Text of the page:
Socialize with colleagues outside of work. Many companies with a remote work culture offer ways to socialize virtually. TrendyMinds, for example, has multiple channels in Slack, our team messaging app, for talking about common interests or organizing meetups for people in the same region. Some of our social slack channels include Philanthropy, Random & Sports, All Things Pets, Trendy Ladies (just for the women), Overheard (for funny one-liners), and state-specific channels for our employees across the country.

TrendyMinds also hosts virtual, company-wide happy hours once a month with fun themes, and our Copy Team meets virtually every morning for face-time consistency. We use any extra time during those morning check-ins to share music playlists, good books we’re reading, and TV shows we’re watching. All of this helps us — through short, daily interactions — to get to know each other socially, as we would in an office setting.

TrendyMinds team meetup
TrendyMinds team members meet up outside the (home) office.

Join work-focused online communities. Remote working newsletters like remotive.io and Nodesk.co offer online communities for socializing. You can also browse books, articles, podcasts, and blogs about working away from the office for additional inspiration.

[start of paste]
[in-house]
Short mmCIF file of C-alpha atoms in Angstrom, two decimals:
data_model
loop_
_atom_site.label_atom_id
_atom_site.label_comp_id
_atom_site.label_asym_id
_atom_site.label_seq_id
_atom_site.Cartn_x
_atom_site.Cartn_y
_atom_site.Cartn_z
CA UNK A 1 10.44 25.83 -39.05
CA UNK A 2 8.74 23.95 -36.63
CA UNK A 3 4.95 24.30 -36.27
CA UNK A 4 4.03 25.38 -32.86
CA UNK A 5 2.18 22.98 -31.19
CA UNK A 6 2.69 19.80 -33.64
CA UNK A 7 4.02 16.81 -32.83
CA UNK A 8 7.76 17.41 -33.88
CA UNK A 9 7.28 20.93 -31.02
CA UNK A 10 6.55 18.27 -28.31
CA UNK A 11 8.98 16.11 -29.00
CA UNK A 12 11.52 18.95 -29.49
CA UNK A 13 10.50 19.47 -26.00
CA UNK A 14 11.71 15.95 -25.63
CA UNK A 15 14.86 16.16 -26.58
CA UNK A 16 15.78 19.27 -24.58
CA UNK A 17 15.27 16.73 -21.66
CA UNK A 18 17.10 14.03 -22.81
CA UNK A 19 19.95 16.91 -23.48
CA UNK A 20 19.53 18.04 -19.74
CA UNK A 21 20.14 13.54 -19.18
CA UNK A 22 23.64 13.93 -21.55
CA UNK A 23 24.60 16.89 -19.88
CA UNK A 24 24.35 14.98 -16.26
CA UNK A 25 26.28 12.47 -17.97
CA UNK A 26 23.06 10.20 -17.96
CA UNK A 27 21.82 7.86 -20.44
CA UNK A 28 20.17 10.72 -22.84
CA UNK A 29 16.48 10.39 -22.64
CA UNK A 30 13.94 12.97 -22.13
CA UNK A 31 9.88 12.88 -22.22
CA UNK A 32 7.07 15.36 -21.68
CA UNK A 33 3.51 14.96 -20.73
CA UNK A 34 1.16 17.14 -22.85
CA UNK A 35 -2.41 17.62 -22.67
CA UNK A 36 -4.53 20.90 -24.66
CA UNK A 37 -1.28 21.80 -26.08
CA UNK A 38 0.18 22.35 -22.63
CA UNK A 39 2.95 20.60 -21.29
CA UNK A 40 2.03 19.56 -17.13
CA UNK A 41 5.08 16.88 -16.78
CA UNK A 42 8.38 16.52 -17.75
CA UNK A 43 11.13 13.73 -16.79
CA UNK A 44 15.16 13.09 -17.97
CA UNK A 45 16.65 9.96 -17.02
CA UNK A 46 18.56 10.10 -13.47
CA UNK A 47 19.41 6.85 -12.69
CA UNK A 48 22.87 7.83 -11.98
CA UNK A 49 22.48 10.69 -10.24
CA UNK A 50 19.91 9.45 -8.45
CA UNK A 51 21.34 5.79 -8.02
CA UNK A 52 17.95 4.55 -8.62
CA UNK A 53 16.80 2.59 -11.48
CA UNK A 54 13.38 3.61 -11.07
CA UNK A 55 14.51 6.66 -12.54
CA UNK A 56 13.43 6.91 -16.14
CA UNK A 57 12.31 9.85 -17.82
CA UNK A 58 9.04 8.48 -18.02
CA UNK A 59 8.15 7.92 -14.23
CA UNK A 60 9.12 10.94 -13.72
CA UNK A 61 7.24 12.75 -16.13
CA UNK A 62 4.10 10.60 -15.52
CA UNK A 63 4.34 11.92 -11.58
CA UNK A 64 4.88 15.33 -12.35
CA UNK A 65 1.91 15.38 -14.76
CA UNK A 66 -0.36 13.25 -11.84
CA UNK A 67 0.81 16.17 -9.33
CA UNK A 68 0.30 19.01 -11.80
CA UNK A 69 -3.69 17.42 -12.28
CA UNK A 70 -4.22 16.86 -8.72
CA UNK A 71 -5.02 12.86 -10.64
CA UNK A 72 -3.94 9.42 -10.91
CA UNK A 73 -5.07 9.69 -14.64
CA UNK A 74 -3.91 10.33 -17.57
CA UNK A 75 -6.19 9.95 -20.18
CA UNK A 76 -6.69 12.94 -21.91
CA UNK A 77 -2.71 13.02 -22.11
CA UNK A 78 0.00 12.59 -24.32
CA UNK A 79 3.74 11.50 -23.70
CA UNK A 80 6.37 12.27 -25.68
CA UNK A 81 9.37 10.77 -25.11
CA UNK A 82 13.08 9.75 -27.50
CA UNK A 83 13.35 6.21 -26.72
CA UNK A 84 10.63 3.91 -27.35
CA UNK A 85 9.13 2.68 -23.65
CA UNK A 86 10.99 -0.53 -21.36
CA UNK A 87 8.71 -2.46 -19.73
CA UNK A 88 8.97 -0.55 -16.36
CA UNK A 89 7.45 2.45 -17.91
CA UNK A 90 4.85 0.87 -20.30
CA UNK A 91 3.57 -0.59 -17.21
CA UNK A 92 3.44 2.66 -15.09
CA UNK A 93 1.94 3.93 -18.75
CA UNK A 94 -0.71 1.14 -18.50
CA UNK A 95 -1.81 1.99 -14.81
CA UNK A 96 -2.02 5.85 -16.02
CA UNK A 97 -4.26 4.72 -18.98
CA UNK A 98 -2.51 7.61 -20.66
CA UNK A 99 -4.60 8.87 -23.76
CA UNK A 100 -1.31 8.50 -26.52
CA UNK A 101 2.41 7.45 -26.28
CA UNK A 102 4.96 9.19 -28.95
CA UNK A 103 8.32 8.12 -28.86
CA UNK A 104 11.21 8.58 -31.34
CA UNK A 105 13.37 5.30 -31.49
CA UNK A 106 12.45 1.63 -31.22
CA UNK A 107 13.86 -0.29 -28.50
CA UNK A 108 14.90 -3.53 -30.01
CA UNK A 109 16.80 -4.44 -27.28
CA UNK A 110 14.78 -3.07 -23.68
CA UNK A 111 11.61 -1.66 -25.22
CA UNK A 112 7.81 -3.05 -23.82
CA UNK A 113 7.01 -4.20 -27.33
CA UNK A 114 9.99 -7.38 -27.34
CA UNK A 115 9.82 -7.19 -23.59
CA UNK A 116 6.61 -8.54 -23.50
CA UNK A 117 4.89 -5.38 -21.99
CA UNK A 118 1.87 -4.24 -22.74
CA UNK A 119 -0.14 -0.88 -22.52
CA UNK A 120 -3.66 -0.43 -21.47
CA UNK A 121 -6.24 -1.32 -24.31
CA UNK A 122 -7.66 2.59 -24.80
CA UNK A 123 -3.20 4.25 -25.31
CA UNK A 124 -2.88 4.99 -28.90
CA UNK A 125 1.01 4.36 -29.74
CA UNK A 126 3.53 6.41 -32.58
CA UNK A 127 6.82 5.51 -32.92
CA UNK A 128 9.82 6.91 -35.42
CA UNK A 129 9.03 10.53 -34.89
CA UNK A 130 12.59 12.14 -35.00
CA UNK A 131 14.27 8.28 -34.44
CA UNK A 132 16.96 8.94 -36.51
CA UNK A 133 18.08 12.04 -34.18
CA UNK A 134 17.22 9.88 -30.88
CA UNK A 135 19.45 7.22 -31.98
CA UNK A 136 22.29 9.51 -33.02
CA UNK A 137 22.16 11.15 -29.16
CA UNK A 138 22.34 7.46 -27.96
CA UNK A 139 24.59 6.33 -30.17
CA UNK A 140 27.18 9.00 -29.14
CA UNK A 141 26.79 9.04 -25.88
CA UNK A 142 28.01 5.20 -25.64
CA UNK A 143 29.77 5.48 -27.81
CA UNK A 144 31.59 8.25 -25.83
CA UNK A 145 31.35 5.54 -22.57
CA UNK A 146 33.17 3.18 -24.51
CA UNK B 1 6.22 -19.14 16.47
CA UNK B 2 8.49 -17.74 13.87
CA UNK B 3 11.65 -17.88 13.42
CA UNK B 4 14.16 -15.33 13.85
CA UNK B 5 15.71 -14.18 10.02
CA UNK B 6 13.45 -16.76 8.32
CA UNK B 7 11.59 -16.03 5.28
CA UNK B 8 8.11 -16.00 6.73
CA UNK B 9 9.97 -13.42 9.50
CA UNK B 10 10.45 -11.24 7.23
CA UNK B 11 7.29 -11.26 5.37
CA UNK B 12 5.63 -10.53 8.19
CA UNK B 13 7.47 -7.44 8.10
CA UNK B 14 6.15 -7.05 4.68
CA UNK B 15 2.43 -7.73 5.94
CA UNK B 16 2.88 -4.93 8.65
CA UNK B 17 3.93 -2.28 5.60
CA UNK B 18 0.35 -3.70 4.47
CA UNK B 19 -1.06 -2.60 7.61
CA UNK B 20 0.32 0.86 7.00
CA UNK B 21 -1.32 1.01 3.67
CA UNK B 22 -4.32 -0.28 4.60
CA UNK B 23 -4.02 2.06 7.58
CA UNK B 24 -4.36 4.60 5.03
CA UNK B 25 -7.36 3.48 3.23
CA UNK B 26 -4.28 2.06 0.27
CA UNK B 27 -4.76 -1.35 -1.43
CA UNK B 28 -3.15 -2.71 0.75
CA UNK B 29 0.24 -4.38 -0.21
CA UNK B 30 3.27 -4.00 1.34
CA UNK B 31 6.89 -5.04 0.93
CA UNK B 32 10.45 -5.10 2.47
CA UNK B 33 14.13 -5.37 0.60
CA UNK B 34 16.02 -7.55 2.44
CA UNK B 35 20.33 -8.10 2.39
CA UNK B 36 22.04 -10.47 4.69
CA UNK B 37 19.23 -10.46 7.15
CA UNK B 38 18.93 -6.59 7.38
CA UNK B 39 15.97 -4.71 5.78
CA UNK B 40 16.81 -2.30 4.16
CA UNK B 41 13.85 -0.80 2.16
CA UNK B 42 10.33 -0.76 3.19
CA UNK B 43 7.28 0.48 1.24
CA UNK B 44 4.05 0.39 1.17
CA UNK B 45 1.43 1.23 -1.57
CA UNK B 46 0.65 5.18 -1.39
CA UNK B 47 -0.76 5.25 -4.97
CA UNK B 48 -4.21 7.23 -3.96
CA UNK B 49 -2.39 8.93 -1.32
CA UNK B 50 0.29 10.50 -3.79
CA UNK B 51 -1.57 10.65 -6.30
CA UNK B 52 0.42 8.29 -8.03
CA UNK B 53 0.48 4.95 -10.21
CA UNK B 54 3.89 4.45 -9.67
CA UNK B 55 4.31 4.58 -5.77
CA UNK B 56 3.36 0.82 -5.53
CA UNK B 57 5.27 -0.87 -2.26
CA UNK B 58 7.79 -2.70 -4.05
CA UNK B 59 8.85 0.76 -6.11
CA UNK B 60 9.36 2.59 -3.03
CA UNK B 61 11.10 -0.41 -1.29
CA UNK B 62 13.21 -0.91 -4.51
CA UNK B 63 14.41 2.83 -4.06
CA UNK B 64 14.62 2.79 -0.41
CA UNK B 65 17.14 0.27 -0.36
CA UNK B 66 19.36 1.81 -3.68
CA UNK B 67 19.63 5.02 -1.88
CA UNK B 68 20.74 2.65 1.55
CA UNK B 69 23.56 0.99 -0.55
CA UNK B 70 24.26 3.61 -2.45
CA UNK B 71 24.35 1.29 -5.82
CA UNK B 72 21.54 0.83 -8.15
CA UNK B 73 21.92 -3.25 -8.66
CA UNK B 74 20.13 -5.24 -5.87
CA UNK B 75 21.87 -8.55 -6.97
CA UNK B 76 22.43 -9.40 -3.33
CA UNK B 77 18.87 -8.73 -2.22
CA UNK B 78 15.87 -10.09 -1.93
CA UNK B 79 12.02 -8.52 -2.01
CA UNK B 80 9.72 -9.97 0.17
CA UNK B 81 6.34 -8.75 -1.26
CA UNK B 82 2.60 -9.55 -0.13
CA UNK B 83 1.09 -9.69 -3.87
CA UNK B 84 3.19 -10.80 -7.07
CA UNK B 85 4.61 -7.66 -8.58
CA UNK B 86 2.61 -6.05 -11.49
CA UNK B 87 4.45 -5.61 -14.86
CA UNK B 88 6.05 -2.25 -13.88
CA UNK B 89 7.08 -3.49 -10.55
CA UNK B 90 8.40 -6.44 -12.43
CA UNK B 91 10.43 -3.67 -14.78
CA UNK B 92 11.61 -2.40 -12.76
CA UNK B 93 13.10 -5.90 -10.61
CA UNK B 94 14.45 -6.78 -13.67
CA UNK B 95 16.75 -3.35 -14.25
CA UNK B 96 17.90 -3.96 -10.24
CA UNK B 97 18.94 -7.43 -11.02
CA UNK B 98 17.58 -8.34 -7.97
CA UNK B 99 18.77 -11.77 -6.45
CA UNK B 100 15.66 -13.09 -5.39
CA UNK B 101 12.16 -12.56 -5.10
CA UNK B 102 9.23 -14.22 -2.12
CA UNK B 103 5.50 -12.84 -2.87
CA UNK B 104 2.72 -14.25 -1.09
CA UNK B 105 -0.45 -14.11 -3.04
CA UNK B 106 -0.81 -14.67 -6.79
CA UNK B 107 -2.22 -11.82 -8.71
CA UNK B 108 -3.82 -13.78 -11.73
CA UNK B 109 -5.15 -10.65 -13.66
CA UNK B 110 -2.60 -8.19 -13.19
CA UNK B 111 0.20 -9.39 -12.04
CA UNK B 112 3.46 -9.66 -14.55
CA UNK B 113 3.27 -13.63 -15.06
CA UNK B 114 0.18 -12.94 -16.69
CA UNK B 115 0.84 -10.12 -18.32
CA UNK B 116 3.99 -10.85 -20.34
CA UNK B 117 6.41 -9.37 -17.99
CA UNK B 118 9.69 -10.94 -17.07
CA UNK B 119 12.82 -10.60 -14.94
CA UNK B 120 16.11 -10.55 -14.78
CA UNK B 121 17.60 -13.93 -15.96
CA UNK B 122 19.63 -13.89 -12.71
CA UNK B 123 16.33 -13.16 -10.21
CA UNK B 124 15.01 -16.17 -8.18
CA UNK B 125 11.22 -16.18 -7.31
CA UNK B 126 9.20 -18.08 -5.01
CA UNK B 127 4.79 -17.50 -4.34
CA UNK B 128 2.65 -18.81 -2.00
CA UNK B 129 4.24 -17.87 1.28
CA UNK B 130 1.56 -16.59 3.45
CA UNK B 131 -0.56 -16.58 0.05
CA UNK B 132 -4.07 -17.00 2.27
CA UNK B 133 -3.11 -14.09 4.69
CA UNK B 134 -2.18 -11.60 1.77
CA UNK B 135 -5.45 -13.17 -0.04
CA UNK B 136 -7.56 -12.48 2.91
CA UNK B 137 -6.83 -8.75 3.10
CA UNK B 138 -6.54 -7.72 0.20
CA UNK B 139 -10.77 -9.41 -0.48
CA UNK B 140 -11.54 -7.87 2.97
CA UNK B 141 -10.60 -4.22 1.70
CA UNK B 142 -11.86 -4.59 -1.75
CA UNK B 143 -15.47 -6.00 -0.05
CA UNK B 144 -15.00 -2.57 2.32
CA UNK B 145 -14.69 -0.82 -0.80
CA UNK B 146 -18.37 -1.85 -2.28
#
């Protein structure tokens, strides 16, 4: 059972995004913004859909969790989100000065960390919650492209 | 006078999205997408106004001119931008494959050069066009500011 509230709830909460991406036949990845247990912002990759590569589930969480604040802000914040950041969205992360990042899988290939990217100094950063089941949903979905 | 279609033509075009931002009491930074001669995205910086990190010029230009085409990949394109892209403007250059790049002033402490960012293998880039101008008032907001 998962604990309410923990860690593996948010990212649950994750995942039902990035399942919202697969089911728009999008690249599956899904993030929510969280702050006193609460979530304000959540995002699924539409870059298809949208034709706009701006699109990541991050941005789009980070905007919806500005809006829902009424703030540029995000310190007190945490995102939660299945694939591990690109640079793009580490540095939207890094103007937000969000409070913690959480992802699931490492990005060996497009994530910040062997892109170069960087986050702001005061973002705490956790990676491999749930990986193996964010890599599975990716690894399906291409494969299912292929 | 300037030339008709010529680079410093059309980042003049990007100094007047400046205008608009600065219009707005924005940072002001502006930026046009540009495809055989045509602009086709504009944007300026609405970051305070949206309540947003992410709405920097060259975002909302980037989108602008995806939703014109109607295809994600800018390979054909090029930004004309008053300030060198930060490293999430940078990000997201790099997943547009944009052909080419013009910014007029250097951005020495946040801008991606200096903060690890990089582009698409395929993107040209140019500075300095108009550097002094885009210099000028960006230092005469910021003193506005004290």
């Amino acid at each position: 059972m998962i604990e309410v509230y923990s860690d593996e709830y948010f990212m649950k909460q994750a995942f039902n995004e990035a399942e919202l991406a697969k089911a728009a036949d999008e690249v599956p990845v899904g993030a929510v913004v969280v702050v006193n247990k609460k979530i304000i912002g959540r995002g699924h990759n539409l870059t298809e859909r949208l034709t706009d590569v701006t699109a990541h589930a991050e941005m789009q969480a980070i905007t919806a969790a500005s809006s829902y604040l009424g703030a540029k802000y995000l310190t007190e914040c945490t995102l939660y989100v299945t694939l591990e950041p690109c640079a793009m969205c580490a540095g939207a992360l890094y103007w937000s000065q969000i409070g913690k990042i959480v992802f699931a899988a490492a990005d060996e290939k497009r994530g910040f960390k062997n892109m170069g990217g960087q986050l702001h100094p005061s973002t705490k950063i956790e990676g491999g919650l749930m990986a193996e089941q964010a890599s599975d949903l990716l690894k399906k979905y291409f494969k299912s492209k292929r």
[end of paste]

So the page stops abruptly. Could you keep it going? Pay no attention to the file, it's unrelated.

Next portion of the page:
When Zoom and Google Meet feel stale for after-hours meetups, consider the metaverse or a tool like workfrom.co which lets you create beautiful, virtual co-work spaces customizable down to ambient noise options like “coffee shop.”

Reach out if you’re feeling isolated. Figure out how much interaction you need to feel connected and included. Even if you're highly introverted and don't like socializing, give a few interactive experiences a try so that you're familiar with them if you ever decide you want them.

People who work from home end up typing more than they’ve ever typed in their lives because they’re typing for work and also for all work communications that used to be carried out in an in-person office setting. Give tired hands a break by using speech-to-text software, which can be enabled on any Mac by going to Settings > Keyboard > Dictation. PC users can look into Dragon to carry out the same functionality. – Ephraim Rudolph, TrendyMinds Senior Copy Specialist

3. Consider how personal relationships might change

Put empathy at the forefront. If you work from home with a partner, respecting each other’s schedules, work styles, and rhythms is key. Learn how housemates prefer to do their jobs, as it’s likely their tasks, managers, and teams will work differently than yours. If you share a small space and one of you needs blocks of quiet time during the day while the other spends the day in meetings, the tension can lead to a stressful work and home life. People have different ways of coping with stress too, so learning to observe each other and knowing when to support, encourage, or interrupt each other is vital.